Depression Treatment: Where We Are Missing the Mark
Depression affects 450 million people worldwide and 15 million adults in the United States (U.S.) alone. Suicide is the 10th leading cause of death in the United States, claiming over 40,000 lives every year. We see these heartbreaking stories making headlines too often, and there are tens of thousands more we do not know about.
The scariest part? There is no end in sight.
Antidepressants are one of the three most commonly used therapeutic drug classes in the United States. Approximately 1 in 9 Americans of all ages reported taking at least one antidepressant medication — a number that was less than 1 in 50 just three decades ago. The recent suicides of Kate Spade and Anthony Bourdain highlighted the growing need for a comprehensive solution for depression rates in the United States. In response to the suicides, many turned to the FDA to develop new drugs.
So, why aren’t suicide rates dropping?
The reality is up to one third of patients suffering from depression do not respond to or cannot tolerate antidepressant medication. Today, there are a number of other treatments that have been proven to be effective in helping those with treatment-resistant depression achieve remission. These treatments can work in combination with each other and psychotherapy.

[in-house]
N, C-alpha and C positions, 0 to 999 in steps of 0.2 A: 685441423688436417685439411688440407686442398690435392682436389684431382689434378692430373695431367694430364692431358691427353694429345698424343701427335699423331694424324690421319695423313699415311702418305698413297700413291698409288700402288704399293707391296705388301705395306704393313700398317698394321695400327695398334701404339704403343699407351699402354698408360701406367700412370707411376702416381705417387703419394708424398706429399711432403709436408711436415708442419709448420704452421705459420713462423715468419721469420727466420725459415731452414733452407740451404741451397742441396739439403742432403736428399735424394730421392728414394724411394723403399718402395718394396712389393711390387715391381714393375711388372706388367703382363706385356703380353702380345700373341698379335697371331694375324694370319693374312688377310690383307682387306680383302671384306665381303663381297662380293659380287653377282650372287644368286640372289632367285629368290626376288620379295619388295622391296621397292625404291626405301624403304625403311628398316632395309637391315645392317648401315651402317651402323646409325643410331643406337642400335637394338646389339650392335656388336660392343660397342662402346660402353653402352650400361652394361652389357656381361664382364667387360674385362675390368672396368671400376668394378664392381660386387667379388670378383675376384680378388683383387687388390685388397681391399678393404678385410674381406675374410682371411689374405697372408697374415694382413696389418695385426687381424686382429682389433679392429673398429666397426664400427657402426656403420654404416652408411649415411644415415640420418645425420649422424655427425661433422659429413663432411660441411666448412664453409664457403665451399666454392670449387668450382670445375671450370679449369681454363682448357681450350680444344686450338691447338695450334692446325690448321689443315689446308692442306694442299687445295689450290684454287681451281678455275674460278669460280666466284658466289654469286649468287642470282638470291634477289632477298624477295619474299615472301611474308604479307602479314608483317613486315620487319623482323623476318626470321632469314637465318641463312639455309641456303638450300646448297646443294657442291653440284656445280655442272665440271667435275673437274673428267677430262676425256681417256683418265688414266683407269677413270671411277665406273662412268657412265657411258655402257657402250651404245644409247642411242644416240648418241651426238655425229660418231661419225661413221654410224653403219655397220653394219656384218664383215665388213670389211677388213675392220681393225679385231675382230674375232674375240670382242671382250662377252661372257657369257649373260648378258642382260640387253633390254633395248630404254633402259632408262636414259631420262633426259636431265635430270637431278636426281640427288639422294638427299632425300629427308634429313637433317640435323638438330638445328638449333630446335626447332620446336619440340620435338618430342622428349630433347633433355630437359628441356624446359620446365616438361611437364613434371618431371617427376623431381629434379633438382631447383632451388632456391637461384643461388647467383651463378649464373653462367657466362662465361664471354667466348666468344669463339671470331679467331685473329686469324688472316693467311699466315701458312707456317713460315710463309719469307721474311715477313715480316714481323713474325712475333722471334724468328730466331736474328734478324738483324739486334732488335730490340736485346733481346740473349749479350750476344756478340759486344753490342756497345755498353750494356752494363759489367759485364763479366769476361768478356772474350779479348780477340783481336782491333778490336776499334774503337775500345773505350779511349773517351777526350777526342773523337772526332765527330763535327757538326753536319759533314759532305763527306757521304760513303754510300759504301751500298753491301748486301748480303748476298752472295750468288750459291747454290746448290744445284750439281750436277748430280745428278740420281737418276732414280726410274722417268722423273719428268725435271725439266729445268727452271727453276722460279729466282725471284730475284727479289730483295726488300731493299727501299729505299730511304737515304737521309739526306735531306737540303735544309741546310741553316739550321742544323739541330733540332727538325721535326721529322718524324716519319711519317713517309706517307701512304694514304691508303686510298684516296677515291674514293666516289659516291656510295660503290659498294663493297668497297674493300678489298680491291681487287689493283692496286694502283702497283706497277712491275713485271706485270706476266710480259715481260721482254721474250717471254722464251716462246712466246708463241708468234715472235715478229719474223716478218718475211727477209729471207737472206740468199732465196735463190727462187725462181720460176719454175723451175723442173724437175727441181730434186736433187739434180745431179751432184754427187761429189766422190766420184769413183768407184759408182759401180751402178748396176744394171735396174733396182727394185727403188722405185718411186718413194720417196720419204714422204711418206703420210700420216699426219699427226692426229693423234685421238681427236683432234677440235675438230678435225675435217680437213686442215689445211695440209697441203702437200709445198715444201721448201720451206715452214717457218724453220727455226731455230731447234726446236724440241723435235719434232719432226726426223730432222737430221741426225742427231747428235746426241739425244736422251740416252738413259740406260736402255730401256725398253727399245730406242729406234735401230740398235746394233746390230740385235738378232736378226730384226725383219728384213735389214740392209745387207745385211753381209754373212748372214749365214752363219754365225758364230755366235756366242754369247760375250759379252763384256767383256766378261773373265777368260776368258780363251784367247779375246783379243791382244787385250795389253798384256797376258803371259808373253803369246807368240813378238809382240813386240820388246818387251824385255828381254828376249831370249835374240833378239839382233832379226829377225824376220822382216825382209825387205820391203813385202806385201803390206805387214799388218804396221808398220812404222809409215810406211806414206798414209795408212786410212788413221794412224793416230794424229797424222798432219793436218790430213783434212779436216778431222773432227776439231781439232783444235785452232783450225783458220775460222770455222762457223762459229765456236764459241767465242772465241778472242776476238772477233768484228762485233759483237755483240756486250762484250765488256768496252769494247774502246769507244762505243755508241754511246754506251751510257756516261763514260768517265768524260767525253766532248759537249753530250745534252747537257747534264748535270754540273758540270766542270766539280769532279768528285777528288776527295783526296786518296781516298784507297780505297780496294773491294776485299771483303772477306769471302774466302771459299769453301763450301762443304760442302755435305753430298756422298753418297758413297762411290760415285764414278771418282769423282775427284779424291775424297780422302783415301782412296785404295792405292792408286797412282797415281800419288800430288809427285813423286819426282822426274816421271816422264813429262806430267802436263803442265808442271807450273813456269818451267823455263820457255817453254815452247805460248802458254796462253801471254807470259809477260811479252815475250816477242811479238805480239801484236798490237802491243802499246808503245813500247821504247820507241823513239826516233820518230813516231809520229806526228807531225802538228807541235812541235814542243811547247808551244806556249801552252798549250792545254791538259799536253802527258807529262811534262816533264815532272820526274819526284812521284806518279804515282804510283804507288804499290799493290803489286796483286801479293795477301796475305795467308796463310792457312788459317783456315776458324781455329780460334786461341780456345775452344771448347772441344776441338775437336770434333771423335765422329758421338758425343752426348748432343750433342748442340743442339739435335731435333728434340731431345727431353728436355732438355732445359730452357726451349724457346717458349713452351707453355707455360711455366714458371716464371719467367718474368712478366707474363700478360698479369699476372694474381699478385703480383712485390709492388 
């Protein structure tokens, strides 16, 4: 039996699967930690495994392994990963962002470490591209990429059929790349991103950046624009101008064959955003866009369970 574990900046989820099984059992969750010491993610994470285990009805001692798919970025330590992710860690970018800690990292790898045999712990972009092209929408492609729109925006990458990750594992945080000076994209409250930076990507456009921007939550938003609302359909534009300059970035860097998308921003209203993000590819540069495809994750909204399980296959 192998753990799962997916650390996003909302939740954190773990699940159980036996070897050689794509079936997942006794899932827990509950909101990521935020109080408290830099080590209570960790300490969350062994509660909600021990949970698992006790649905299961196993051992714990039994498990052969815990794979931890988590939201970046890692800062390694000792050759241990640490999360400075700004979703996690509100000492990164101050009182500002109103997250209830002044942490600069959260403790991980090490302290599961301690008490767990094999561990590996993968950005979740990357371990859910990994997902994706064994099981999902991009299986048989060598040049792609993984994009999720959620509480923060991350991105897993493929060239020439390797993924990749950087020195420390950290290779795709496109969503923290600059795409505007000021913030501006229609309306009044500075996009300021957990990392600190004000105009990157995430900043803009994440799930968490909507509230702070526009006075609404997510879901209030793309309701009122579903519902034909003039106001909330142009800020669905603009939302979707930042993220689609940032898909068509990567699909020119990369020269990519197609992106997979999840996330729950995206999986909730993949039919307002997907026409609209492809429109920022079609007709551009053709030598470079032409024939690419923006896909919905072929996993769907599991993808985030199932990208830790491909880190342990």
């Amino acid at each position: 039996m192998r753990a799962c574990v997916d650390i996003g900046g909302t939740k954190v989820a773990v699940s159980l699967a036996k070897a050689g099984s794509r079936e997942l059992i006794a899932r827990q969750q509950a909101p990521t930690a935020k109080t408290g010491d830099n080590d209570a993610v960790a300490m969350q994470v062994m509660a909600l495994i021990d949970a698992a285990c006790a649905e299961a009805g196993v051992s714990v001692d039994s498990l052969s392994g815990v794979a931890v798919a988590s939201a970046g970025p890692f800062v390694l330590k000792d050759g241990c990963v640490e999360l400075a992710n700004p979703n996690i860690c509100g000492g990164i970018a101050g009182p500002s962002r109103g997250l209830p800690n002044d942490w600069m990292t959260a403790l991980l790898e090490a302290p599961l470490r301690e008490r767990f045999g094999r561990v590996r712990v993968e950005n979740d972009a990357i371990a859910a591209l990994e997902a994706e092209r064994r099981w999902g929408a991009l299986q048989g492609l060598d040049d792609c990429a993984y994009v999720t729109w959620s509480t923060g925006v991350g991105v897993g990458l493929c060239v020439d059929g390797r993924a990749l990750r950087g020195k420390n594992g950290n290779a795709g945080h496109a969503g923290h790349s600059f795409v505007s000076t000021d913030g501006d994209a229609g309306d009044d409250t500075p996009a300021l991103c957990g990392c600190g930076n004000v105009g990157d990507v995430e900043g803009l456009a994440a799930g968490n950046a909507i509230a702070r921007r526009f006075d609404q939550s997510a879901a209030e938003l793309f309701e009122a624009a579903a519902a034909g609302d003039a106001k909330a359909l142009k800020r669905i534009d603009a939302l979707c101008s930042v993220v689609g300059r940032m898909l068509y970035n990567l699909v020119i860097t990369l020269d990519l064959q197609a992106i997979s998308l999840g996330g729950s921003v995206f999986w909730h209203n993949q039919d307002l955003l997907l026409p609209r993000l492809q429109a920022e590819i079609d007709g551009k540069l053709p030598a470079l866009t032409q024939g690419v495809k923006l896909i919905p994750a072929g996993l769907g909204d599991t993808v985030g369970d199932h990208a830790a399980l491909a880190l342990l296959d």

Deep transcranial magnetic stimulation (Deep TMS), the “helmet that treats depression”, is a non-invasive neurostimulation therapy that uses magnetic fields to stimulate nerve cells in the brain to improve symptoms of depression, typically used when other depression treatments have failed. Using an electromagnetic coil, the electromagnet delivers a magnetic pulse that stimulates the nerve cells in the region of the brain involved in mood control and depression, activating regions of the brain that have decreased activity.
With 20-minute daily treatments for approximately four weeks, the treatment does not impact a patient’s regular routine or ability to work. The treatment is a low-risk procedure with mild headaches or discomfort being the most common side effects. And Deep TMS is often covered by insurance.
Ketamine has been shown to be effective in treating depression, as well. Ketamine got its start as an anesthetic in the 1960s, and since then, it has been shown to have antidepressant effects. Intravenous (IV) ketamine is known to have short-term effectiveness for the treatment of nonpsychotic, treatment resistant unipolar and bipolar major depression. The treatment has shown impressive results with patients who are acutely suicidal, reducing suicidal thoughts within 24 hours of IV administration.